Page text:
On top of the shield is a helmet used for jousting with large wings and ornamental florid leaves streaming from it. This could illustrate the combative nature of the wild man. These elements are reproduced in a print by Dürer with a coat-of arms with a rooster with stretched-out wings standing on top of the helmet. These motifs are also quite common in German prints of heraldry by various artists and therefore may have no particular significance to this print and are thus ornamental.
Bernheimer, Richard, Wild Men in the Middle Ages: A Study in Art, Sentiment, and Demonology, Cambridge: Harvard University Press, 1952.
Davies, Surekha, ‘The Unlucky, the Bad and the Ugly: Categories of Monstrosity from the Renaissance to the Enlightenment,’ in Asa Mittman and Peter Dendle (eds.), The Ashgate Research Companion to Monsters and the Monstrous, Surrey: Ashgate Publishing, 2012, pp. 49-77.
Dackerman, Susan, Painted Prints: The Revelation of Color in Northern Renaissance and Baroque Engravings, Etchings, and Woodcuts, University Park: Pennsylvania State University Press, 2002.
Devisse, Jean and Michel Mollat, ‘The African Transposed’, in David Bindman and Henry Louis Gates Jr (eds.), The Image of the Black in Western Art: From Early Christian Era to the ‘Age of Discovery’: Africans in the Christian Ordinance of the World, vol. 2, part 2, new edition, Cambridge: Harvard University Press, 2010, pp. 185-281.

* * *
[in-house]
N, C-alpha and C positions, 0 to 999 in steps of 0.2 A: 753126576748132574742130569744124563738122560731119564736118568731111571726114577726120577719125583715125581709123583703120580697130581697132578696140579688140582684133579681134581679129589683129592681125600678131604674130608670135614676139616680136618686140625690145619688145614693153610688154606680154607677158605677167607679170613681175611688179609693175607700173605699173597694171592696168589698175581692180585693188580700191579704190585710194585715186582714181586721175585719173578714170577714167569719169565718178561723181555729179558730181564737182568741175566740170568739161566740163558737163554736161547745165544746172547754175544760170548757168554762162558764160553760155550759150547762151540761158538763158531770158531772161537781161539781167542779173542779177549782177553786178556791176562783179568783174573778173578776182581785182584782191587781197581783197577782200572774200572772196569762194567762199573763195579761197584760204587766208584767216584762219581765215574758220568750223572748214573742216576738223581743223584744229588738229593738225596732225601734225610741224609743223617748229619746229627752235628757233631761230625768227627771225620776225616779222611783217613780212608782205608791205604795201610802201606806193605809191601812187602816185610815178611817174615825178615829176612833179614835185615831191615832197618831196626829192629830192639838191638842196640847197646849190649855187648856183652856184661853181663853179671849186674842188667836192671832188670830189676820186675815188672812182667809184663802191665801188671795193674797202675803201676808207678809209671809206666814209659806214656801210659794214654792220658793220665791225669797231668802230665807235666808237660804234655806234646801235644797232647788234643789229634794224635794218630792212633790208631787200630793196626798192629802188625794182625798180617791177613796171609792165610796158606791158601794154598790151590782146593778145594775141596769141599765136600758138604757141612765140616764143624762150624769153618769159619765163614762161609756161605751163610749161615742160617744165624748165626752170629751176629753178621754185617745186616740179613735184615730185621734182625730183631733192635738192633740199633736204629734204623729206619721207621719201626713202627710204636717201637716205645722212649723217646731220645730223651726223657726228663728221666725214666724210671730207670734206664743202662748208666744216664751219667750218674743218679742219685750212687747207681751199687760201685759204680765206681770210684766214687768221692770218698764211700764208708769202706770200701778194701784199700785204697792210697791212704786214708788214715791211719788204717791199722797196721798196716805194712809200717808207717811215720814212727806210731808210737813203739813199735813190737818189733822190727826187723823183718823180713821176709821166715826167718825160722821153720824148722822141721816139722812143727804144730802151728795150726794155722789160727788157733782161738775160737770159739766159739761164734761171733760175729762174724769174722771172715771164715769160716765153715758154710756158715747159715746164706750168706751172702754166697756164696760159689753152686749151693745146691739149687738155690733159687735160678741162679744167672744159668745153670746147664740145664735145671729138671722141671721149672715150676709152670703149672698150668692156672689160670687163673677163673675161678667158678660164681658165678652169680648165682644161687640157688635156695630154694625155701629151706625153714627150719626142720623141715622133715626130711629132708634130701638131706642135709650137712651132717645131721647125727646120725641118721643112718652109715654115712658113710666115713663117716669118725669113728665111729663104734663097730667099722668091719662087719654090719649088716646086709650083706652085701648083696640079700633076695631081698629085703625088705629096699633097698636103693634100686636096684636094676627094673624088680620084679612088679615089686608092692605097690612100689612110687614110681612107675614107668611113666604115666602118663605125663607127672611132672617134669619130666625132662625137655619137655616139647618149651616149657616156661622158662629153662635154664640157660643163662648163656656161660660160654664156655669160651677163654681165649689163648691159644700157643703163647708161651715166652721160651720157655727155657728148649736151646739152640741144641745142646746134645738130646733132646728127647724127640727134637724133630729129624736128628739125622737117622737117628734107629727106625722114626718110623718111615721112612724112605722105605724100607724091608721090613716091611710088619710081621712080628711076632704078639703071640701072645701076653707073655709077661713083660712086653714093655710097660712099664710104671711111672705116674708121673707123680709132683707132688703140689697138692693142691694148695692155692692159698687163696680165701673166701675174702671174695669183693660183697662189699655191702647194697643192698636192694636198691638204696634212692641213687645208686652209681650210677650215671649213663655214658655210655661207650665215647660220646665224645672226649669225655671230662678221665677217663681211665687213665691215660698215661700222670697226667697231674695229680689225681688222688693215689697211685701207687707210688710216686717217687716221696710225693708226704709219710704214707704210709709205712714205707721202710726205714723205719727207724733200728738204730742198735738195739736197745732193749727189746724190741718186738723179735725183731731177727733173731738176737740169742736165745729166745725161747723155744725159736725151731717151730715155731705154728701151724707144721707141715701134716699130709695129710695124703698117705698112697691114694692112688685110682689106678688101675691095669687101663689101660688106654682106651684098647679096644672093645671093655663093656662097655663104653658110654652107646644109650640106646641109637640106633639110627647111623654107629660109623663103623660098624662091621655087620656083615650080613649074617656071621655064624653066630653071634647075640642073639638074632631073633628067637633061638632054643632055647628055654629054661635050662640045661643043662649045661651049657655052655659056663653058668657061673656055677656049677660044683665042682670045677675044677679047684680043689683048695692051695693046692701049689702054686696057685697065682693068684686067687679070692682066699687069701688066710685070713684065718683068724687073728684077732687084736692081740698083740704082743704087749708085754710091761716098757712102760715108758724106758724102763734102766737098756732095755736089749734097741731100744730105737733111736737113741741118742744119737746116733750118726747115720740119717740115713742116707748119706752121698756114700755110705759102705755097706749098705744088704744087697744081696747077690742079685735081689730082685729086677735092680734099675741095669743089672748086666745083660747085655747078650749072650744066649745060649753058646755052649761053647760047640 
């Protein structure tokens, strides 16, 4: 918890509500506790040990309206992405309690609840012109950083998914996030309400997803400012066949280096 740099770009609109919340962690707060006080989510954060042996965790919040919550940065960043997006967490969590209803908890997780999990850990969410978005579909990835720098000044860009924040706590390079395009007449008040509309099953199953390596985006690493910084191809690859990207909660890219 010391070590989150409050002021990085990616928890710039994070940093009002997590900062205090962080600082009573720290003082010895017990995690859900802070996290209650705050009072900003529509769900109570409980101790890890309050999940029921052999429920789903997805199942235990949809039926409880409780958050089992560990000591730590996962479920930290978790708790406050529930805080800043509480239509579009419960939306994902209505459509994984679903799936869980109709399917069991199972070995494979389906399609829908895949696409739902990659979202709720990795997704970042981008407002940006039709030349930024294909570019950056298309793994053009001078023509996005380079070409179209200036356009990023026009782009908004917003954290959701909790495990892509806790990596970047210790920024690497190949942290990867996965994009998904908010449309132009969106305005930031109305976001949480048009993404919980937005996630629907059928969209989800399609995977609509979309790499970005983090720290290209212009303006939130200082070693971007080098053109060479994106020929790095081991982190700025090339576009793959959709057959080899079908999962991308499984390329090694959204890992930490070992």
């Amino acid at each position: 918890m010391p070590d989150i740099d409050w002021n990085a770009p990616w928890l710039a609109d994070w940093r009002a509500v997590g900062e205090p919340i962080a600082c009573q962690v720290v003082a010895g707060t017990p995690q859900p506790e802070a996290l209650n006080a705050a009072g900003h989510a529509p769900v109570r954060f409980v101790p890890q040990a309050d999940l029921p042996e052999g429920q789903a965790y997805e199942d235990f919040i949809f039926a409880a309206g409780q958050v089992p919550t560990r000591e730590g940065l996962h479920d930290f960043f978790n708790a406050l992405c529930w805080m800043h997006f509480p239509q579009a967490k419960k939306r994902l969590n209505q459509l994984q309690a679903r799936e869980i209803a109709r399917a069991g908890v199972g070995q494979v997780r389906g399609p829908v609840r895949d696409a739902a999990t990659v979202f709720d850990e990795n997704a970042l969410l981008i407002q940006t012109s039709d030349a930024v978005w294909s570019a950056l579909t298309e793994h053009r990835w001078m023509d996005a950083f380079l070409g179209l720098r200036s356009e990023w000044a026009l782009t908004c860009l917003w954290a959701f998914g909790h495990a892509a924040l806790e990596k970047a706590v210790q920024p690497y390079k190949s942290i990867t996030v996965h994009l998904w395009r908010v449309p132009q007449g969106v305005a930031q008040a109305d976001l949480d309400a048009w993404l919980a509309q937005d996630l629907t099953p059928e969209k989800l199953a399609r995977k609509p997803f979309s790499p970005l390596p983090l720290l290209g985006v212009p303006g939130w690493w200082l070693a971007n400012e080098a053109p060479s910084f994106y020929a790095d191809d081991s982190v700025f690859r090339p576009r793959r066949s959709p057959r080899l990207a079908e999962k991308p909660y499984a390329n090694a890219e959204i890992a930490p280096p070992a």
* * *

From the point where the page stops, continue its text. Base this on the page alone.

Ferguson, George, Signs & Symbols in Christian Art, Oxford: Oxford University Press, 1959.
Francisco, Adam S. Martin Luther and Islam: A Study in Sixteenth-Century Polemics and Apologetics, Leiden: Brill, 2007.
Green, Jonathan P. ‘The Nuremberg Chronicle and its Readers: The Reception of Hartmann Schedel’s Liber Cronicarum’, PhD, University of Illinois at Urbana-Champaign, 2003.
Husband, Timothy, The Wild Man: Medieval Myth and Symbolism, exh. cat., New York: The Metropolitan Museum of Art, 1980.
Knöll, Stefanie ‘Death and the Maiden: A German Topic?’, Helen Fronius and Anna Linton (eds.), Women and Death: Representations of Female Victims and Perpetrators in German Culture 1500-2000, Rochester: Camden House, 2008.
Lowe, Kate, ‘The Black Diaspora in Europe in the Fifteenth and Sixteenth Centuries, with Special Reference to German-Speaking Areas’, in Mischa Honeck, Martin Klimke and Anne Kuhlmann (eds.), Germany and the Black Diaspora: Points of Contact, 1250-1914, New York: Berghahn Books, 2013.
Milliken, Roberta, Ambiguous Locks: An Iconology of Hair in Medieval Art and Literature, Jefferson, North Carolina: McFarland and Company, 2012.
Moseley-Christian, Michelle, ‘From Page to Print: The Transformation of the “Wild Woman” in Early Modern Northern Engravings’, Word & Image: A Journal of Verbal/Visual Enquiry, vol. 27, no. 4, 2012, pp.429-442.
Tacitus, Cornelius, Agricola and Germany, trans. Anthony Birley, Oxford: Oxford University Press, 1999.
Wiesner-Hanks, Merry, The Marvelous Hairy Girls: The Gonzales Sisters and their Worlds, New Haven: Yale University Press, 2009.